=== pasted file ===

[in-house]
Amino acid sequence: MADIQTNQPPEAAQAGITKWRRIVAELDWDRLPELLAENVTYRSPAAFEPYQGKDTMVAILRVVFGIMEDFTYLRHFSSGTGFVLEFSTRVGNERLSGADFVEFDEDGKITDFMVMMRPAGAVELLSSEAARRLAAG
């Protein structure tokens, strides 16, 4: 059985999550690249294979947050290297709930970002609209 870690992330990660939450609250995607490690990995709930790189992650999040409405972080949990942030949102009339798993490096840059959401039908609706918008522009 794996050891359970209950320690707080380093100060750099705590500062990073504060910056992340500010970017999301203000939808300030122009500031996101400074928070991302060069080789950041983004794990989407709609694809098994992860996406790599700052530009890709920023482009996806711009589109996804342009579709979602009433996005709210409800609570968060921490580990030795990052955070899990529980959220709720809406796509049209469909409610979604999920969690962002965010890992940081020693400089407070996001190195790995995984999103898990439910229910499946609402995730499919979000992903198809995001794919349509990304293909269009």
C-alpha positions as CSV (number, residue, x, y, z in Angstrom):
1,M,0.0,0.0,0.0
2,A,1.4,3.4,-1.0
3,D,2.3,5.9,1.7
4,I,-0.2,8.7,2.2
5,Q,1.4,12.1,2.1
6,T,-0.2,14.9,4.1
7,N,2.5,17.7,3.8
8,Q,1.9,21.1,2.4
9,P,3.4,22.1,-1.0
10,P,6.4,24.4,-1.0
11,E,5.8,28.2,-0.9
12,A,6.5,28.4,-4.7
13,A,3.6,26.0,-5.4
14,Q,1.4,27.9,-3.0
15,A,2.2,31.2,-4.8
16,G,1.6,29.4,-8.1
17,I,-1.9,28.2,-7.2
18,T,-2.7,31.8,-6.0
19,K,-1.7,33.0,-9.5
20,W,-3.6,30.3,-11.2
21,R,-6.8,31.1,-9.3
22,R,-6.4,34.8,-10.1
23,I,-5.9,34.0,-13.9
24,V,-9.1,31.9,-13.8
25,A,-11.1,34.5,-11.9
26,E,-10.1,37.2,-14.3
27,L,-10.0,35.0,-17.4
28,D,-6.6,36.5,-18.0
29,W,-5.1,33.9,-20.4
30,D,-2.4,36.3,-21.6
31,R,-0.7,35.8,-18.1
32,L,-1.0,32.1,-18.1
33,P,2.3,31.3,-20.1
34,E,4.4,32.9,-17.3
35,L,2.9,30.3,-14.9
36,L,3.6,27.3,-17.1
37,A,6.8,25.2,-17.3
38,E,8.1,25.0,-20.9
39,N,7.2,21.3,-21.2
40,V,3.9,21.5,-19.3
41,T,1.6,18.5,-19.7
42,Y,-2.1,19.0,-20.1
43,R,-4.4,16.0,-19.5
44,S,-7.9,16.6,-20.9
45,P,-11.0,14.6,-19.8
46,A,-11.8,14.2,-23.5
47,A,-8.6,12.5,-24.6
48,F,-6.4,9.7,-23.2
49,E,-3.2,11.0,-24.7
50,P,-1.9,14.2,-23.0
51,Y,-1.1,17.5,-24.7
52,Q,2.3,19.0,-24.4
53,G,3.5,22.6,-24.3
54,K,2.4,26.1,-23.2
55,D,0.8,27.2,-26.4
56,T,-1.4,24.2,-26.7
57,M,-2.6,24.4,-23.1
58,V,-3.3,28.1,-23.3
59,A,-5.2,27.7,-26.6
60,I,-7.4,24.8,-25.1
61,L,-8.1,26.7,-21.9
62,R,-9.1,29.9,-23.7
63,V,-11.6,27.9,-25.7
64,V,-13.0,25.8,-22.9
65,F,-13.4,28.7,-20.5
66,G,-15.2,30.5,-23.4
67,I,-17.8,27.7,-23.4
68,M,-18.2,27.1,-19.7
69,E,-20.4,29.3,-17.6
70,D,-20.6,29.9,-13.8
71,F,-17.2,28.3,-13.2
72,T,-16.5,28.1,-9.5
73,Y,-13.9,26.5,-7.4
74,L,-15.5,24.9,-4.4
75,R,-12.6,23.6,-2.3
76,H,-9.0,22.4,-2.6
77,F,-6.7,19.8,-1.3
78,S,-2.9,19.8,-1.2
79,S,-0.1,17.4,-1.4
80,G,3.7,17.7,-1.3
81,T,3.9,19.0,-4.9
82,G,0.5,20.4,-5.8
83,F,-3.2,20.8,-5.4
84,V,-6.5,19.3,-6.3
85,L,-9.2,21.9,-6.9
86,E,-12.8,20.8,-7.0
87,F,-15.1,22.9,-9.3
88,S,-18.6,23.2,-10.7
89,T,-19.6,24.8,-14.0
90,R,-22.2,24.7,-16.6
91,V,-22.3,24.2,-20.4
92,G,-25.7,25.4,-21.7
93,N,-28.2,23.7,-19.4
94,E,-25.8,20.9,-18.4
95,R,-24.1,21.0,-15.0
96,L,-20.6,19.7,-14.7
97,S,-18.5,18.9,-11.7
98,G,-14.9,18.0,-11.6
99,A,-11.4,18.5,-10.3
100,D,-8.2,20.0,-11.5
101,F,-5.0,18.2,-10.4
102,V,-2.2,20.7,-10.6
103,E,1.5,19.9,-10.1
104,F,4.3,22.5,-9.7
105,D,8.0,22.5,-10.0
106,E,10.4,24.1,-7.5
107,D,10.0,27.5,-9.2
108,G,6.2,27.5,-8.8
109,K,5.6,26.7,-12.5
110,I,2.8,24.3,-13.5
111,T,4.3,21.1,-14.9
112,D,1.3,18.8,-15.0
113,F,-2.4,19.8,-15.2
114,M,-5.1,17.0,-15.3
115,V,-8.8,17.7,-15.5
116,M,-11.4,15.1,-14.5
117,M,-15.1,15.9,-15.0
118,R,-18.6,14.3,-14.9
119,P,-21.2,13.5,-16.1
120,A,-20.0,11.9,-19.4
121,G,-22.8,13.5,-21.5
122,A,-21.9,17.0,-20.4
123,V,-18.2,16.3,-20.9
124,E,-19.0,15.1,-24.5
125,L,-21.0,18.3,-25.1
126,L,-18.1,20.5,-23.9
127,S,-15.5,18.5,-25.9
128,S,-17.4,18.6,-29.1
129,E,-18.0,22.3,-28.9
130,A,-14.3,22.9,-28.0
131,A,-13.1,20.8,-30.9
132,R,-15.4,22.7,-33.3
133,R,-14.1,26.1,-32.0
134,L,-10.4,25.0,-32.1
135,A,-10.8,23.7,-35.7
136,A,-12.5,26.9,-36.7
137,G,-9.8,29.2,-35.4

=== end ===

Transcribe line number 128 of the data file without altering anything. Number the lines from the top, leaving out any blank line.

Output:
124,E,-19.0,15.1,-24.5